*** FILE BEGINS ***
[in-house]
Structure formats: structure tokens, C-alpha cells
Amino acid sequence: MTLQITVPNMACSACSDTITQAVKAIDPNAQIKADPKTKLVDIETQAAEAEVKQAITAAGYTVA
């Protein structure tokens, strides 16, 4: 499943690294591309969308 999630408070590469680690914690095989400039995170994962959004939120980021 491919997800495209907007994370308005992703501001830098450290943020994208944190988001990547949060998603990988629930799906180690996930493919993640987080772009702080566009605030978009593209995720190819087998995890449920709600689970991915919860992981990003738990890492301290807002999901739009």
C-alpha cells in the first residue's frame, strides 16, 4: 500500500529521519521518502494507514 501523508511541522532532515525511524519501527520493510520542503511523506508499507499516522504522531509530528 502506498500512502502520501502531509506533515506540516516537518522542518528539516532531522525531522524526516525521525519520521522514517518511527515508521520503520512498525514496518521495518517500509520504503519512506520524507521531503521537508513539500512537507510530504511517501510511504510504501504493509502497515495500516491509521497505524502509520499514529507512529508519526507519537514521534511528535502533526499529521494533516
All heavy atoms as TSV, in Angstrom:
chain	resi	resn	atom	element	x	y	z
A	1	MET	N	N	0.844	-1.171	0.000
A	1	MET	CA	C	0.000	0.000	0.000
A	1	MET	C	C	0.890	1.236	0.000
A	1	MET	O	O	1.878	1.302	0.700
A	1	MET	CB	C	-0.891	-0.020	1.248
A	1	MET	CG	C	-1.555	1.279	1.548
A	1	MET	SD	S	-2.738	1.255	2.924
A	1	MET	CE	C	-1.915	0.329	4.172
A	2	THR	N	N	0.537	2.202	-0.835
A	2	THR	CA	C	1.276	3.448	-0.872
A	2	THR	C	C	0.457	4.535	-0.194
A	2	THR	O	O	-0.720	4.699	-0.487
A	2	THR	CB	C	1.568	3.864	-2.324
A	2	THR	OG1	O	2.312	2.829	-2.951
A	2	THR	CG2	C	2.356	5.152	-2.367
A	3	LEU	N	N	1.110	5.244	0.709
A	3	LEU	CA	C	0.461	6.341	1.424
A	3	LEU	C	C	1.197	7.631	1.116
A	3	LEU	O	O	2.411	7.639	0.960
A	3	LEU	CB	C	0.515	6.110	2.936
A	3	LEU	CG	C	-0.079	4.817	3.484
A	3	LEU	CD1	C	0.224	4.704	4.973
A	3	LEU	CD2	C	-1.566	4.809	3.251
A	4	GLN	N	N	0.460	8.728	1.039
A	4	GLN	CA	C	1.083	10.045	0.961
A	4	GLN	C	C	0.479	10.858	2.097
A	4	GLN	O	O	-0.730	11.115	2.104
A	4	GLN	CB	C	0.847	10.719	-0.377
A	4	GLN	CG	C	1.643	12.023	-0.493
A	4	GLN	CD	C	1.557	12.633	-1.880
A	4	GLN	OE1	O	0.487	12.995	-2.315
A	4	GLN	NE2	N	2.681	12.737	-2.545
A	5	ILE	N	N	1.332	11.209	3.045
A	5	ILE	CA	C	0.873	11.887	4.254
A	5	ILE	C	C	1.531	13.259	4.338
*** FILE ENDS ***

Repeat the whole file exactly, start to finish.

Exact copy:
[in-house]
Structure formats: structure tokens, C-alpha cells
Amino acid sequence: MTLQITVPNMACSACSDTITQAVKAIDPNAQIKADPKTKLVDIETQAAEAEVKQAITAAGYTVA
């Protein structure tokens, strides 16, 4: 499943690294591309969308 999630408070590469680690914690095989400039995170994962959004939120980021 491919997800495209907007994370308005992703501001830098450290943020994208944190988001990547949060998603990988629930799906180690996930493919993640987080772009702080566009605030978009593209995720190819087998995890449920709600689970991915919860992981990003738990890492301290807002999901739009």
C-alpha cells in the first residue's frame, strides 16, 4: 500500500529521519521518502494507514 501523508511541522532532515525511524519501527520493510520542503511523506508499507499516522504522531509530528 502506498500512502502520501502531509506533515506540516516537518522542518528539516532531522525531522524526516525521525519520521522514517518511527515508521520503520512498525514496518521495518517500509520504503519512506520524507521531503521537508513539500512537507510530504511517501510511504510504501504493509502497515495500516491509521497505524502509520499514529507512529508519526507519537514521534511528535502533526499529521494533516
All heavy atoms as TSV, in Angstrom:
chain	resi	resn	atom	element	x	y	z
A	1	MET	N	N	0.844	-1.171	0.000
A	1	MET	CA	C	0.000	0.000	0.000
A	1	MET	C	C	0.890	1.236	0.000
A	1	MET	O	O	1.878	1.302	0.700
A	1	MET	CB	C	-0.891	-0.020	1.248
A	1	MET	CG	C	-1.555	1.279	1.548
A	1	MET	SD	S	-2.738	1.255	2.924
A	1	MET	CE	C	-1.915	0.329	4.172
A	2	THR	N	N	0.537	2.202	-0.835
A	2	THR	CA	C	1.276	3.448	-0.872
A	2	THR	C	C	0.457	4.535	-0.194
A	2	THR	O	O	-0.720	4.699	-0.487
A	2	THR	CB	C	1.568	3.864	-2.324
A	2	THR	OG1	O	2.312	2.829	-2.951
A	2	THR	CG2	C	2.356	5.152	-2.367
A	3	LEU	N	N	1.110	5.244	0.709
A	3	LEU	CA	C	0.461	6.341	1.424
A	3	LEU	C	C	1.197	7.631	1.116
A	3	LEU	O	O	2.411	7.639	0.960
A	3	LEU	CB	C	0.515	6.110	2.936
A	3	LEU	CG	C	-0.079	4.817	3.484
A	3	LEU	CD1	C	0.224	4.704	4.973
A	3	LEU	CD2	C	-1.566	4.809	3.251
A	4	GLN	N	N	0.460	8.728	1.039
A	4	GLN	CA	C	1.083	10.045	0.961
A	4	GLN	C	C	0.479	10.858	2.097
A	4	GLN	O	O	-0.730	11.115	2.104
A	4	GLN	CB	C	0.847	10.719	-0.377
A	4	GLN	CG	C	1.643	12.023	-0.493
A	4	GLN	CD	C	1.557	12.633	-1.880
A	4	GLN	OE1	O	0.487	12.995	-2.315
A	4	GLN	NE2	N	2.681	12.737	-2.545
A	5	ILE	N	N	1.332	11.209	3.045
A	5	ILE	CA	C	0.873	11.887	4.254
A	5	ILE	C	C	1.531	13.259	4.338